The Movie Waffler New Release Review [Cinema/Sky] - AFTER YANG | The Movie Waffler

New Release Review [Cinema/Sky] - AFTER YANG

after yang review
When a lifelike android breaks down, its owner discovers a memory bank detailing the life it was secretly leading.

Review by Eric Hillis

Directed by: Kogonada

Starring: Colin Farrell, Jodie Turner-Smith, Justin H. Min, Malea Emma Tjandrawidjaja, Haley Lu Richardson

after yang poster

One of the most insightful truths I've ever heard came courtesy not of an artist or a philosopher, but from a footballer. While being interviewed on TV, former soccer player turned manager Mick McCarthy was asked the clichéd question of which dead people he would invite to dinner. One of them was his mother, as he claimed he never knew her. "Oh, did she pass away when you were a child?" the interviewer asked, to which McCarthy replied that she had lived to a fine age, but "we never really get to know our mothers, do we?"

It's only when you lose a loved one that you understand how little you knew them. At their funerals you get to meet people who were a major part of their lives, but whom you had never known about, forgotten childhood friends, former work colleagues, maybe even illicit lovers who simply couldn't not say goodbye. What if there was a way to access your late loved ones' most cherished memories? Would you like to see what was important to them, or would it feel intrusive? And what if you didn't like what you saw?

after yang review

Adapting a short story by Alexander Weinstein, writer/director Kogonada examines these questions through the prism of science fiction. Like his debut feature, Columbus, it's a film about finding the soul in objects, in this case an android, or a "techno-sapien" as they're known in the near future world of the film.

After adopting Mika (Malea Emma Tjandrawidjaja), an infant girl from China, Jake (Colin Farrell) and Kyra (Jodie Turner-Smith) decide to invest in a techno-sapien that will serve as part big brother, part educator. Wishing their daughter to remain in touch with her roots, they select a Chinese model. Sporting a Spock haircut, Yang (Justin H. Min) has the appearance of a teenage boy but has been programmed with a wealth of information on the history and culture of China. Mika sees him as more of a sibling than an educator/babysitter, and Jake and Kyra even view him as part of the family in the way you might a pet dog or cat.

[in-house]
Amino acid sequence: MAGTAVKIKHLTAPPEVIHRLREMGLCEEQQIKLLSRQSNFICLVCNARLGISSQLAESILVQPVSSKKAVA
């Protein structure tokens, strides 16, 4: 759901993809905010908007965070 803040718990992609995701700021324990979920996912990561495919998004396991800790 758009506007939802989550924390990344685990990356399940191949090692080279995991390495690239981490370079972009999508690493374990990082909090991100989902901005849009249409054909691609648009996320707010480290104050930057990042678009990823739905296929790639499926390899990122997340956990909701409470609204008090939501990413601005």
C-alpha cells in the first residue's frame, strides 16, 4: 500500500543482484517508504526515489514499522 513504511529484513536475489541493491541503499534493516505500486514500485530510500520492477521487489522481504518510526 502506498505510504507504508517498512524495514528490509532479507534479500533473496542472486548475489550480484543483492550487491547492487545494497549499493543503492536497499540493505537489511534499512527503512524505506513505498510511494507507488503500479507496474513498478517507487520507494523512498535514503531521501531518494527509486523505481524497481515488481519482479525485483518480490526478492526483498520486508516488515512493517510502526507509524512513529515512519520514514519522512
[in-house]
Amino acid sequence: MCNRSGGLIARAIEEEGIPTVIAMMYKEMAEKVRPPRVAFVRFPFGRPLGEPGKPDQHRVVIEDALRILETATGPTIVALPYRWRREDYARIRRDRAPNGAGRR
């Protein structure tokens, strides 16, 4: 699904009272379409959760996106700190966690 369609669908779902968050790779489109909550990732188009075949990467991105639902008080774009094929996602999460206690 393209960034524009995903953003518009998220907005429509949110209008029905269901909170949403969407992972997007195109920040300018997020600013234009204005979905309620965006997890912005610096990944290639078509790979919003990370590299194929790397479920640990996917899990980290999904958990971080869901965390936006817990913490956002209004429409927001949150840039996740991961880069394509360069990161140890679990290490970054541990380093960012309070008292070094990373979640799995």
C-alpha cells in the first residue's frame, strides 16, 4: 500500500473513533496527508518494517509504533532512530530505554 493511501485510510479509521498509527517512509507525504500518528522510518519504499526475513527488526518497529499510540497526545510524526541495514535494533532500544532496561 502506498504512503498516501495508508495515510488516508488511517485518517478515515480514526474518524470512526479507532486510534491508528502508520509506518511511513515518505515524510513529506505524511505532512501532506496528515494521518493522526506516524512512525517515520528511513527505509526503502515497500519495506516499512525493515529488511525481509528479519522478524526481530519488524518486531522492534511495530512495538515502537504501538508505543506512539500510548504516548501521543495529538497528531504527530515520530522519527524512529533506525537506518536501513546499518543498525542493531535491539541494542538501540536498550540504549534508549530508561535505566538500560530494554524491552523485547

after yang review

Tragedy strikes when Yang shuts down one day. As he was bought second hand, there is no warranty in place, meaning there's no affordable way to have him repaired through the official channels. Following the advice of his neighbour (Clifton Collins Jr), Jake takes the inanimate Yang to Russ (Ritchie Coster) a backstreet repairman who is unable to fix Yang. While taking Yang apart, Russ does come across a memory bank that seems to have been used to store select memories of Yang's experiences. Jake takes the bank home and views its contents. Among the heartwarming images of family gatherings and the delights of nature, Jake is surprised by the constant appearance of a young woman (Haley Lu Richardson) who seems for all the world to have been Yang's romantic partner.

In what feels like a sci-fi riff on Nanni Moretti's classic exploration of grief The Son's Room, Jake tracks down the girl, who turns out to be a clone named Ada. With Ada as his guide, he comes to learn of the secret life, or rather lives, Yang was engaged in. He also has to deal with the ethics of an offer from a museum to put Yang's memories on display. And of course there's the small matter of how he can break the news to Mika that Yang can't be revived.

after yang review

As with Columbus, Kogonada's latest film is as tender as a tear-stained tissue, a mood exemplified by Farrell's magnificently understated performance. Rarely verbalising his feelings, every muscle in Farrell's face is weighed down by the ethical balancing act he's asked to perform. Richardson is excellent as a human who isn't quite human, her cloned nature part of the film's obsession with identity and belonging which also takes in Mika and Yang's cultural bonding. A lovely moment sees Yang reassure Mika that whatever school bullies might say, she is part of Jake and Kyra's family, using the metaphor of the ancient Chinese practice of grafting a limb from one tree onto another to create a hybrid.

In a flashback we see Jake have a conversation with Yang in which he discusses his love of tea with the android. Jake claims to have been inspired by the Werner Herzog documentary All in This Tea, and Yang professes an interest in seeing the film. "Maybe we can watch it some time," Jake promises. When we cut back to the present Jake, the look on Farrell's face tells us he probably never did sit down with Yang to watch the film. If anyone expresses a desire to sit down and watch After Yang with you, don’t put it off.

After Yang
 is in UK/ROI cinemas and on Sky Cinema from September 22nd.

2022 movie reviews